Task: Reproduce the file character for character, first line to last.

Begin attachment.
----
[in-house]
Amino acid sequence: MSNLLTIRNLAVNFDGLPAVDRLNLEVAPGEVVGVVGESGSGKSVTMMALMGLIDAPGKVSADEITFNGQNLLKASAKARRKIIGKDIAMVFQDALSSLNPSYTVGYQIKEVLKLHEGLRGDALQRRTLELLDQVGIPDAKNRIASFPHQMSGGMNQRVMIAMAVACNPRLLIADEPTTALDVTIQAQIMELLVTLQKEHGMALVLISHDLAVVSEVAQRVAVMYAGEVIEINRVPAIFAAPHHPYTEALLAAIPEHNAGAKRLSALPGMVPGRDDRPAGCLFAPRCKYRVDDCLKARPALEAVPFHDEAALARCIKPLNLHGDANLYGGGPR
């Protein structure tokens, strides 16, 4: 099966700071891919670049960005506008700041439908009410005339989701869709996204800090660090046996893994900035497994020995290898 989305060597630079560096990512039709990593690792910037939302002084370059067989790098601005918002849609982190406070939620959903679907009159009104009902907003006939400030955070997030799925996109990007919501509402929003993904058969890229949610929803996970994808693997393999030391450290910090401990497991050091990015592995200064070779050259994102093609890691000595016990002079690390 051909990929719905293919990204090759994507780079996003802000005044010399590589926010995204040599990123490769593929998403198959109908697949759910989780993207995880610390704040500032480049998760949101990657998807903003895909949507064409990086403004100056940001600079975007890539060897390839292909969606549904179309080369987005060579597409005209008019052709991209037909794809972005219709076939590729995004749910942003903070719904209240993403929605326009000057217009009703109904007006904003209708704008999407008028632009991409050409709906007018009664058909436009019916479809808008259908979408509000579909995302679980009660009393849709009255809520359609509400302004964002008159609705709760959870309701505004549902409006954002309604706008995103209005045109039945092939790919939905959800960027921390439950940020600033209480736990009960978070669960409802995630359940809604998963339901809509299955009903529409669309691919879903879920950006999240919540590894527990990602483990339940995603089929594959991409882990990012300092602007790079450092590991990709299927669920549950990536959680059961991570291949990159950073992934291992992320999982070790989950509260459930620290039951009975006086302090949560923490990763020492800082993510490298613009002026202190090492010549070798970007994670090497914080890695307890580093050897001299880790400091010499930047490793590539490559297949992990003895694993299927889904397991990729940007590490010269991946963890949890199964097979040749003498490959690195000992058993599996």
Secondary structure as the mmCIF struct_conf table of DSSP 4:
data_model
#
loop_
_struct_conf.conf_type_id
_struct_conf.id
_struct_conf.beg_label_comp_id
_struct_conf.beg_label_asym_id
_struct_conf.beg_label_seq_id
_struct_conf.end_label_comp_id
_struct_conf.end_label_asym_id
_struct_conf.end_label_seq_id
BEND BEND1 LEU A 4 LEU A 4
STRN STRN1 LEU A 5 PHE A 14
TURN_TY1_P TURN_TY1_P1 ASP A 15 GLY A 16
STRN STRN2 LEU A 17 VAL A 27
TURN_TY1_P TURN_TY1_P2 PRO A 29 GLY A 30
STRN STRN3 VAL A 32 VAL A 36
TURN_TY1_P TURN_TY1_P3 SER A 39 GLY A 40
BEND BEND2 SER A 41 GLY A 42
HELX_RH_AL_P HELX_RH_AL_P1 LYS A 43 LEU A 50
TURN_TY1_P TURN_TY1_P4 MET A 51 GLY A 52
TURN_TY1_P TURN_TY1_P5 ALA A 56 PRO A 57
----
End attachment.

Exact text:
[in-house]
Amino acid sequence: MSNLLTIRNLAVNFDGLPAVDRLNLEVAPGEVVGVVGESGSGKSVTMMALMGLIDAPGKVSADEITFNGQNLLKASAKARRKIIGKDIAMVFQDALSSLNPSYTVGYQIKEVLKLHEGLRGDALQRRTLELLDQVGIPDAKNRIASFPHQMSGGMNQRVMIAMAVACNPRLLIADEPTTALDVTIQAQIMELLVTLQKEHGMALVLISHDLAVVSEVAQRVAVMYAGEVIEINRVPAIFAAPHHPYTEALLAAIPEHNAGAKRLSALPGMVPGRDDRPAGCLFAPRCKYRVDDCLKARPALEAVPFHDEAALARCIKPLNLHGDANLYGGGPR
């Protein structure tokens, strides 16, 4: 099966700071891919670049960005506008700041439908009410005339989701869709996204800090660090046996893994900035497994020995290898 989305060597630079560096990512039709990593690792910037939302002084370059067989790098601005918002849609982190406070939620959903679907009159009104009902907003006939400030955070997030799925996109990007919501509402929003993904058969890229949610929803996970994808693997393999030391450290910090401990497991050091990015592995200064070779050259994102093609890691000595016990002079690390 051909990929719905293919990204090759994507780079996003802000005044010399590589926010995204040599990123490769593929998403198959109908697949759910989780993207995880610390704040500032480049998760949101990657998807903003895909949507064409990086403004100056940001600079975007890539060897390839292909969606549904179309080369987005060579597409005209008019052709991209037909794809972005219709076939590729995004749910942003903070719904209240993403929605326009000057217009009703109904007006904003209708704008999407008028632009991409050409709906007018009664058909436009019916479809808008259908979408509000579909995302679980009660009393849709009255809520359609509400302004964002008159609705709760959870309701505004549902409006954002309604706008995103209005045109039945092939790919939905959800960027921390439950940020600033209480736990009960978070669960409802995630359940809604998963339901809509299955009903529409669309691919879903879920950006999240919540590894527990990602483990339940995603089929594959991409882990990012300092602007790079450092590991990709299927669920549950990536959680059961991570291949990159950073992934291992992320999982070790989950509260459930620290039951009975006086302090949560923490990763020492800082993510490298613009002026202190090492010549070798970007994670090497914080890695307890580093050897001299880790400091010499930047490793590539490559297949992990003895694993299927889904397991990729940007590490010269991946963890949890199964097979040749003498490959690195000992058993599996």
Secondary structure as the mmCIF struct_conf table of DSSP 4:
data_model
#
loop_
_struct_conf.conf_type_id
_struct_conf.id
_struct_conf.beg_label_comp_id
_struct_conf.beg_label_asym_id
_struct_conf.beg_label_seq_id
_struct_conf.end_label_comp_id
_struct_conf.end_label_asym_id
_struct_conf.end_label_seq_id
BEND BEND1 LEU A 4 LEU A 4
STRN STRN1 LEU A 5 PHE A 14
TURN_TY1_P TURN_TY1_P1 ASP A 15 GLY A 16
STRN STRN2 LEU A 17 VAL A 27
TURN_TY1_P TURN_TY1_P2 PRO A 29 GLY A 30
STRN STRN3 VAL A 32 VAL A 36
TURN_TY1_P TURN_TY1_P3 SER A 39 GLY A 40
BEND BEND2 SER A 41 GLY A 42
HELX_RH_AL_P HELX_RH_AL_P1 LYS A 43 LEU A 50
TURN_TY1_P TURN_TY1_P4 MET A 51 GLY A 52
TURN_TY1_P TURN_TY1_P5 ALA A 56 PRO A 57